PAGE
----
• Thanks James. I think the matter of silver really having antimicrobial properties is part of the “danger” of colloidal silver. What looks like a grain of truth makes it much harder to dismiss out of hand than something like homeopathy or “quantum reflex analysis”.

      To my knowledge, which is aligned with the conclusions drawn by NCCAM, there simply isn’t any high quality research that’s been done on the health effects of colloidal silver. Particularly at the low concentrations it’s available legally in New Zealand, I expect any perceived result is likely to be attributable to the various confounding factors that make health testimonials so unreliable.

      The placebo effect, as you’ve mentioned, is one of these. But there are also other things to consider such as confirmation bias and regression to the mean.

      Misleading promotion of health products can essentially fall into two categories:
      1. Claims that are not supported by evidence, and there is no quality evidence one way or another (although the plausibility of the claim may vary)
      2. Claims which go against the best available evidence.

      Colloidal silver falls into that first category, which I don’t think is as unethical as the second. But making health claims without a solid justification for doing so, especially when standing to benefit financially from the claim, is still unethical.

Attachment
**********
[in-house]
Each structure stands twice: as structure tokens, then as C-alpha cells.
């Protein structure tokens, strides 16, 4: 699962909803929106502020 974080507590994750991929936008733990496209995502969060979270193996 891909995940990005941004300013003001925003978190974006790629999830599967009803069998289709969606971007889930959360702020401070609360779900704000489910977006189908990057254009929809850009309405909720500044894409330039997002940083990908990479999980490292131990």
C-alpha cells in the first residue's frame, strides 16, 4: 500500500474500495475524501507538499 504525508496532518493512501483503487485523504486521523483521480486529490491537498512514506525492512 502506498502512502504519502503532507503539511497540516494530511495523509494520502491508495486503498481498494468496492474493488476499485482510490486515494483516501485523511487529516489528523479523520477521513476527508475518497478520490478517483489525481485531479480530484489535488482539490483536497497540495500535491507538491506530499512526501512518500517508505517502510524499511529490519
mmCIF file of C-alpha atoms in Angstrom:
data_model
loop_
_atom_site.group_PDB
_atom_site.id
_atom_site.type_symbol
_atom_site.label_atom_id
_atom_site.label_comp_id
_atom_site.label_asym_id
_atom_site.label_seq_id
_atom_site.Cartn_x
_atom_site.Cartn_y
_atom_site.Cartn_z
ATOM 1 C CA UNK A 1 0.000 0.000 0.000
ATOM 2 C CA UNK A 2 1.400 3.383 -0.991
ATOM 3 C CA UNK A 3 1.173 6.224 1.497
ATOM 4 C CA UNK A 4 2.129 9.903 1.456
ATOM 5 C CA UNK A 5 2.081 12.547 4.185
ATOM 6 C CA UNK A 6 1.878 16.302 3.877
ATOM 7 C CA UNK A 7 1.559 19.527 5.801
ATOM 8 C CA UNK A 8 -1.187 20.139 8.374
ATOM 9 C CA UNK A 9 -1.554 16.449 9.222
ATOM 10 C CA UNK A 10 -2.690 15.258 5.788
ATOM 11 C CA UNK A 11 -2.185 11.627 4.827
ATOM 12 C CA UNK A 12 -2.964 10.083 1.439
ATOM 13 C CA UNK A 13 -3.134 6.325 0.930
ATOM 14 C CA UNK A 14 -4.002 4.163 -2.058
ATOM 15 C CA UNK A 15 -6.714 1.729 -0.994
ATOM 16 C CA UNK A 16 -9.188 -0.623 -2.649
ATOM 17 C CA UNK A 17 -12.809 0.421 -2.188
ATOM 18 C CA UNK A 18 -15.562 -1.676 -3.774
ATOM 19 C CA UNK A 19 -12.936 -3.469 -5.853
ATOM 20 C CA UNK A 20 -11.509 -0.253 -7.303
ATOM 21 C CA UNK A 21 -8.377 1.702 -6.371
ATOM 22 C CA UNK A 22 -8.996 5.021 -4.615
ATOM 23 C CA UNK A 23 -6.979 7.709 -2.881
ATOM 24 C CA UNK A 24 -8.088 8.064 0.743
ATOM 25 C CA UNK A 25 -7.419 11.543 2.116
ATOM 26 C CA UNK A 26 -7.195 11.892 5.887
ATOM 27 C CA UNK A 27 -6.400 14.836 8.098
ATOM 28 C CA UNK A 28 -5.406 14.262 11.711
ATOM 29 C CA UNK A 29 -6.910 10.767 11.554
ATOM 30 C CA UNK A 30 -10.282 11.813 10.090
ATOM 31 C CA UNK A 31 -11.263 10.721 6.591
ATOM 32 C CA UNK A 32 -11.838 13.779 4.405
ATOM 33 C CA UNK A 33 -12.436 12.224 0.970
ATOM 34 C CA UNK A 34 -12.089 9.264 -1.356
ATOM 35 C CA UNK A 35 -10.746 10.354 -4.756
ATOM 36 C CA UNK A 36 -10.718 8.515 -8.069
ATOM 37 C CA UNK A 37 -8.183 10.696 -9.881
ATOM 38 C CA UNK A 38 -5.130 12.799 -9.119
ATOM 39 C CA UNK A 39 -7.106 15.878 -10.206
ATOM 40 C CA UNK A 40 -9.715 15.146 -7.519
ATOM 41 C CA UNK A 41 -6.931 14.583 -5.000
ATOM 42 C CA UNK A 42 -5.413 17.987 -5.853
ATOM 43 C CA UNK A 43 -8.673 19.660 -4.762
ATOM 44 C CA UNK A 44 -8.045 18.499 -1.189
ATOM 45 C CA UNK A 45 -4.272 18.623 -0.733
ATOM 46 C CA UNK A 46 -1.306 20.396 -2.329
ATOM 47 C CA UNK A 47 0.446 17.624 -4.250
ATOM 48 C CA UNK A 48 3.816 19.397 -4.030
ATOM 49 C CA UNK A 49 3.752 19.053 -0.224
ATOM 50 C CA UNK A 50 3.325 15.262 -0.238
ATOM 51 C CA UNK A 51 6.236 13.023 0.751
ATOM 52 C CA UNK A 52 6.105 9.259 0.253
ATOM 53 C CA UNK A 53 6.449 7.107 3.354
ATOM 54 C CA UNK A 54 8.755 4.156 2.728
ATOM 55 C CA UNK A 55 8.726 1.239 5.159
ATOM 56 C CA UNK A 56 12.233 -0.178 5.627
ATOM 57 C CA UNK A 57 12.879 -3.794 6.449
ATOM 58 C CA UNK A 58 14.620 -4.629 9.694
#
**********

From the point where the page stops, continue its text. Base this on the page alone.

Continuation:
Who knows, maybe one day there will be high quality evidence about the health effects of colloidal silver which let us draw reliable conclusions about whether or not it’s effective (and effective enough to justify its safety profile) for any particular treatment. But I’m not holding my breath on that one.

      • Thanks Mark, very helpful!

        In many ways, it reiterates the important role that we have as a scientific community to synthesise and communicate validated information on the claimed benefits of health products. This is especially important for those in your first category where there is little evidence as yet to actively disprove claims, but where those that stand to gain financially from selling these products exploit the naivety of there customers with bold marketing claims – this isn’t always sinister, as I suspect that many of those who sell and market products like colloidal silver probably sincerely believe that it works.

        We can of course help by providing accessible and understandable information on the evidence to the public – as the marketeers have shown, persuading consumers with the right information in the right way is probably a key to reducing demand and changing the game.

  • Anaru,
    If someone claims that a particular substance has medical properties surely it is up to them to prove their claims not up to other people to disprove them?
    Would a drug company be allowed to put a drug onto the market and leave it up to the consumer to prove whether it works or not?